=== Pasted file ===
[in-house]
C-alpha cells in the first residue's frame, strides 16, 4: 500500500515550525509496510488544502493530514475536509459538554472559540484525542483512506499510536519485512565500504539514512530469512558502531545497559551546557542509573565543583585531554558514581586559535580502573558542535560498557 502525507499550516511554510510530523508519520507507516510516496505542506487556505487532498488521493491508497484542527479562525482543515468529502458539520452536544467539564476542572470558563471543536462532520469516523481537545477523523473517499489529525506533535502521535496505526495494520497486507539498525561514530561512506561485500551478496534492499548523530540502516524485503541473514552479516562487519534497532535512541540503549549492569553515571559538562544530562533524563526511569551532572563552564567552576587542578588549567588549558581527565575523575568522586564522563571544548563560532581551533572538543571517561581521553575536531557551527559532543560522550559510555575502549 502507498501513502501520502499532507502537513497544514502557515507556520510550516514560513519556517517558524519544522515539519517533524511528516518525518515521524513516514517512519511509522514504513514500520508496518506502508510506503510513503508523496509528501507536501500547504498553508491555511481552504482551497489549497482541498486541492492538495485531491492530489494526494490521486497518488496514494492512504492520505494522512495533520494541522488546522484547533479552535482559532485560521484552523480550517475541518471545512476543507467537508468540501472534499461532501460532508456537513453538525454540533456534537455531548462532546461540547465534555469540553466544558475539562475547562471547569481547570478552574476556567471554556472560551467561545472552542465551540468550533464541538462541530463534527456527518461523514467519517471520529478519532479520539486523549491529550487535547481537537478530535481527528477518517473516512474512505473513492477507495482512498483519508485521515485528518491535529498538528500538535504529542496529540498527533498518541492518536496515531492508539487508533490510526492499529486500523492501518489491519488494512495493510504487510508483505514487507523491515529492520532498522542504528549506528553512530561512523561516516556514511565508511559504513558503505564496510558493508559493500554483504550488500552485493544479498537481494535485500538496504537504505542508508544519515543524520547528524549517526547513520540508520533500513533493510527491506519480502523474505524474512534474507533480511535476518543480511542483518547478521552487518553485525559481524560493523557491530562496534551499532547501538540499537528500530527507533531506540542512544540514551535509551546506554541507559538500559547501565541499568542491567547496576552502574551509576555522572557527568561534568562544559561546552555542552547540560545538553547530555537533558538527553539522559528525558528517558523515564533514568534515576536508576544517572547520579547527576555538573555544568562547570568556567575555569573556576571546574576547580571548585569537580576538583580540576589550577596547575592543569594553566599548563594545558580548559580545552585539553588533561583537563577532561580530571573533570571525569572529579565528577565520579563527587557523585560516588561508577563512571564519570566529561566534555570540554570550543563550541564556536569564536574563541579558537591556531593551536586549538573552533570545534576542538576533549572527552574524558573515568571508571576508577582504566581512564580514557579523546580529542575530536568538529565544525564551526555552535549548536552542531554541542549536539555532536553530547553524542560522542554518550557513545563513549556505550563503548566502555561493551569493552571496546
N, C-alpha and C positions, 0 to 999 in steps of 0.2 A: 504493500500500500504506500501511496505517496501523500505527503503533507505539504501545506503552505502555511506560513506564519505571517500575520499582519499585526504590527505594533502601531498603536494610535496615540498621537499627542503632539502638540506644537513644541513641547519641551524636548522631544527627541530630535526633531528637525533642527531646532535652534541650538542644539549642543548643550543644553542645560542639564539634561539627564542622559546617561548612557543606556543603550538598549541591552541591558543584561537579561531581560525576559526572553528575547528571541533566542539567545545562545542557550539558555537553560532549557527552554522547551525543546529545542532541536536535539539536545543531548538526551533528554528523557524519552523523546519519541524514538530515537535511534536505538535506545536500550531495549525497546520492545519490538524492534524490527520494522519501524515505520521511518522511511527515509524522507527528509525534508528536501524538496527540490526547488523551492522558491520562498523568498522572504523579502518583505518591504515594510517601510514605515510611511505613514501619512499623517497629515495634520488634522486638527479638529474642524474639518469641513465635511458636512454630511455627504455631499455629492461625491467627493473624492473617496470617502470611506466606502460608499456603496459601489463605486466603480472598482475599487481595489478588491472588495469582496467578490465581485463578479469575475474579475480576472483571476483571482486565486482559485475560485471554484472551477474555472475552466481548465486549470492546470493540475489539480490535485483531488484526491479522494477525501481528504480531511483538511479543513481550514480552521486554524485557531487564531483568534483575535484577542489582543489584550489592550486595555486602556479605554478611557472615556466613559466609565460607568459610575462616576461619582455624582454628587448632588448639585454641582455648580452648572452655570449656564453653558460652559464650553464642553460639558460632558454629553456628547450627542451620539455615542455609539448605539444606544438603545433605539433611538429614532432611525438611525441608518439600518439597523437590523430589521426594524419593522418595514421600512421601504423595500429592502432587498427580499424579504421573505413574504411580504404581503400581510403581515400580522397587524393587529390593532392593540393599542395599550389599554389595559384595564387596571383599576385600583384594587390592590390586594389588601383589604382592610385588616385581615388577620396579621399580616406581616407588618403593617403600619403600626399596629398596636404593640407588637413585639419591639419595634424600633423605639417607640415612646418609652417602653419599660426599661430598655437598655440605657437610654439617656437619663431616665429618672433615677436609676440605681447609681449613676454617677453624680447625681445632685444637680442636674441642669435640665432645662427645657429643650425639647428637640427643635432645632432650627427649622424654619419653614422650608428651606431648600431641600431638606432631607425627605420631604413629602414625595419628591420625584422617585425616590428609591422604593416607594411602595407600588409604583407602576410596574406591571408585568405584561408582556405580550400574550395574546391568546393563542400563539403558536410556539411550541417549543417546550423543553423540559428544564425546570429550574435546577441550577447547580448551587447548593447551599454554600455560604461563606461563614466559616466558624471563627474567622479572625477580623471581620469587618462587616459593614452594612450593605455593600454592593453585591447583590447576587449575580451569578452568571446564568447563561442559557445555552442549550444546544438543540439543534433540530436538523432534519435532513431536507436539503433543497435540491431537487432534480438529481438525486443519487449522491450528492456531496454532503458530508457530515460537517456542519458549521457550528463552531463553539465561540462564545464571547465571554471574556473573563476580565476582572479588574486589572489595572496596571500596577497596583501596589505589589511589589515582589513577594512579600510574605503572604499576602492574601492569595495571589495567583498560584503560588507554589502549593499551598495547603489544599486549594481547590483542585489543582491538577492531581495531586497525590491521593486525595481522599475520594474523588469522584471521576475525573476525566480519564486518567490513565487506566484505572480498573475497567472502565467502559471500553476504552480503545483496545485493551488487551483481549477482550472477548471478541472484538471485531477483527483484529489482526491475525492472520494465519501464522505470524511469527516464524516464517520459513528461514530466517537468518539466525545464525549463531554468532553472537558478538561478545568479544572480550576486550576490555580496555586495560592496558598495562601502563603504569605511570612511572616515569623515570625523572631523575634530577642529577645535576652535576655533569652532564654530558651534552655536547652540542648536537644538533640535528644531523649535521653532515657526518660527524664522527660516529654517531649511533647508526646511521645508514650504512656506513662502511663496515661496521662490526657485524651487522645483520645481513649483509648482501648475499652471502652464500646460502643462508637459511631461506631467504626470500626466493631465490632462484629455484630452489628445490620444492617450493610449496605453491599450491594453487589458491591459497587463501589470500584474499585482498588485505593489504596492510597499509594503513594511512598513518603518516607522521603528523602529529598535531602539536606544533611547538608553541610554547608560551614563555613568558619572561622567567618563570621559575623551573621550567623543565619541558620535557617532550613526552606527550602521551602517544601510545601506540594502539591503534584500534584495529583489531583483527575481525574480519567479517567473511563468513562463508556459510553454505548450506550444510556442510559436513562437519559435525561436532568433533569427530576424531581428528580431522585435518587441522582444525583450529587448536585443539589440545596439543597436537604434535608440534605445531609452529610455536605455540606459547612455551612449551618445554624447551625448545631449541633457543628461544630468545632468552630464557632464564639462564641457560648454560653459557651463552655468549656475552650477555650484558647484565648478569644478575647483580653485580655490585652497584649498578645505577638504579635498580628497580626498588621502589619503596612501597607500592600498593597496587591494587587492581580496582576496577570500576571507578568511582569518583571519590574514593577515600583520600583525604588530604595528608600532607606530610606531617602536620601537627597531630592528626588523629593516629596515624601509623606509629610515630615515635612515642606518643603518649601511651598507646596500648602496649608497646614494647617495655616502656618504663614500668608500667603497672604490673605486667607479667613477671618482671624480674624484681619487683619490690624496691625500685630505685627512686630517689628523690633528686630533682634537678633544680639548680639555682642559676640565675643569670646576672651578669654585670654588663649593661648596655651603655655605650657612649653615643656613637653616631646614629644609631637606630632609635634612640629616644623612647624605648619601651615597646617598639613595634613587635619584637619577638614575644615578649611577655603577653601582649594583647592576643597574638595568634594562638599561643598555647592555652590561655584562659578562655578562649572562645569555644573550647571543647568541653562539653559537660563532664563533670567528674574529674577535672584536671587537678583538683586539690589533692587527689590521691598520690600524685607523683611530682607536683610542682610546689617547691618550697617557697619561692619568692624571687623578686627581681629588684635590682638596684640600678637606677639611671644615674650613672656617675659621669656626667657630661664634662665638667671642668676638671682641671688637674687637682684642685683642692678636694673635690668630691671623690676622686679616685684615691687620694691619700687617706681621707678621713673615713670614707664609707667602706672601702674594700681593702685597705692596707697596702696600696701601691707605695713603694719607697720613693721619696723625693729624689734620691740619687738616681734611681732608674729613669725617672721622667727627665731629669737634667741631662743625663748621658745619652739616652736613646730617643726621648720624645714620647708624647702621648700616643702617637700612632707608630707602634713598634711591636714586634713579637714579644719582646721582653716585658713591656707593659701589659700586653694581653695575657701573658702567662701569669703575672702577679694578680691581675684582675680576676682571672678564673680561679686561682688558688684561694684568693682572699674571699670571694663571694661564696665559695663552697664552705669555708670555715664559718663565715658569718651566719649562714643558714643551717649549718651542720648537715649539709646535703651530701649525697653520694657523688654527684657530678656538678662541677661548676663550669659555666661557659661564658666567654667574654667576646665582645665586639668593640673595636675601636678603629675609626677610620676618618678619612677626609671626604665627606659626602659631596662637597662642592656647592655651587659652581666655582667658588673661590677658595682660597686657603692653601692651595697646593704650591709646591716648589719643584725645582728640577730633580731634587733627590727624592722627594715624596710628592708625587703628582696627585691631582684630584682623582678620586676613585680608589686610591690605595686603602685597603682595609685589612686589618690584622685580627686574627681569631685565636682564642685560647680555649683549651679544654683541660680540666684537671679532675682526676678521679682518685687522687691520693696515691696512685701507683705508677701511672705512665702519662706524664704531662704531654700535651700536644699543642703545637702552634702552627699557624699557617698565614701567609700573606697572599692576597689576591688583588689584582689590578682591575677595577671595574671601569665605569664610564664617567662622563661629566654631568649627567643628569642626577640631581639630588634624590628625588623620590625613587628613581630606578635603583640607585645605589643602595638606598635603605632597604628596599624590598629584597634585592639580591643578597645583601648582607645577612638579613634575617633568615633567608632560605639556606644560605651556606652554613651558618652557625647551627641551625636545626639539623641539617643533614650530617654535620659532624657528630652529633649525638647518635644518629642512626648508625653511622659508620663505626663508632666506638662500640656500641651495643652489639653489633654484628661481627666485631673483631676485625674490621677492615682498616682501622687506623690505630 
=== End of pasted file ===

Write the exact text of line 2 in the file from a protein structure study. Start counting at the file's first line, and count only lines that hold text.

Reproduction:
C-alpha cells in the first residue's frame, strides 16, 4: 500500500515550525509496510488544502493530514475536509459538554472559540484525542483512506499510536519485512565500504539514512530469512558502531545497559551546557542509573565543583585531554558514581586559535580502573558542535560498557 502525507499550516511554510510530523508519520507507516510516496505542506487556505487532498488521493491508497484542527479562525482543515468529502458539520452536544467539564476542572470558563471543536462532520469516523481537545477523523473517499489529525506533535502521535496505526495494520497486507539498525561514530561512506561485500551478496534492499548523530540502516524485503541473514552479516562487519534497532535512541540503549549492569553515571559538562544530562533524563526511569551532572563552564567552576587542578588549567588549558581527565575523575568522586564522563571544548563560532581551533572538543571517561581521553575536531557551527559532543560522550559510555575502549 502507498501513502501520502499532507502537513497544514502557515507556520510550516514560513519556517517558524519544522515539519517533524511528516518525518515521524513516514517512519511509522514504513514500520508496518506502508510506503510513503508523496509528501507536501500547504498553508491555511481552504482551497489549497482541498486541492492538495485531491492530489494526494490521486497518488496514494492512504492520505494522512495533520494541522488546522484547533479552535482559532485560521484552523480550517475541518471545512476543507467537508468540501472534499461532501460532508456537513453538525454540533456534537455531548462532546461540547465534555469540553466544558475539562475547562471547569481547570478552574476556567471554556472560551467561545472552542465551540468550533464541538462541530463534527456527518461523514467519517471520529478519532479520539486523549491529550487535547481537537478530535481527528477518517473516512474512505473513492477507495482512498483519508485521515485528518491535529498538528500538535504529542496529540498527533498518541492518536496515531492508539487508533490510526492499529486500523492501518489491519488494512495493510504487510508483505514487507523491515529492520532498522542504528549506528553512530561512523561516516556514511565508511559504513558503505564496510558493508559493500554483504550488500552485493544479498537481494535485500538496504537504505542508508544519515543524520547528524549517526547513520540508520533500513533493510527491506519480502523474505524474512534474507533480511535476518543480511542483518547478521552487518553485525559481524560493523557491530562496534551499532547501538540499537528500530527507533531506540542512544540514551535509551546506554541507559538500559547501565541499568542491567547496576552502574551509576555522572557527568561534568562544559561546552555542552547540560545538553547530555537533558538527553539522559528525558528517558523515564533514568534515576536508576544517572547520579547527576555538573555544568562547570568556567575555569573556576571546574576547580571548585569537580576538583580540576589550577596547575592543569594553566599548563594545558580548559580545552585539553588533561583537563577532561580530571573533570571525569572529579565528577565520579563527587557523585560516588561508577563512571564519570566529561566534555570540554570550543563550541564556536569564536574563541579558537591556531593551536586549538573552533570545534576542538576533549572527552574524558573515568571508571576508577582504566581512564580514557579523546580529542575530536568538529565544525564551526555552535549548536552542531554541542549536539555532536553530547553524542560522542554518550557513545563513549556505550563503548566502555561493551569493552571496546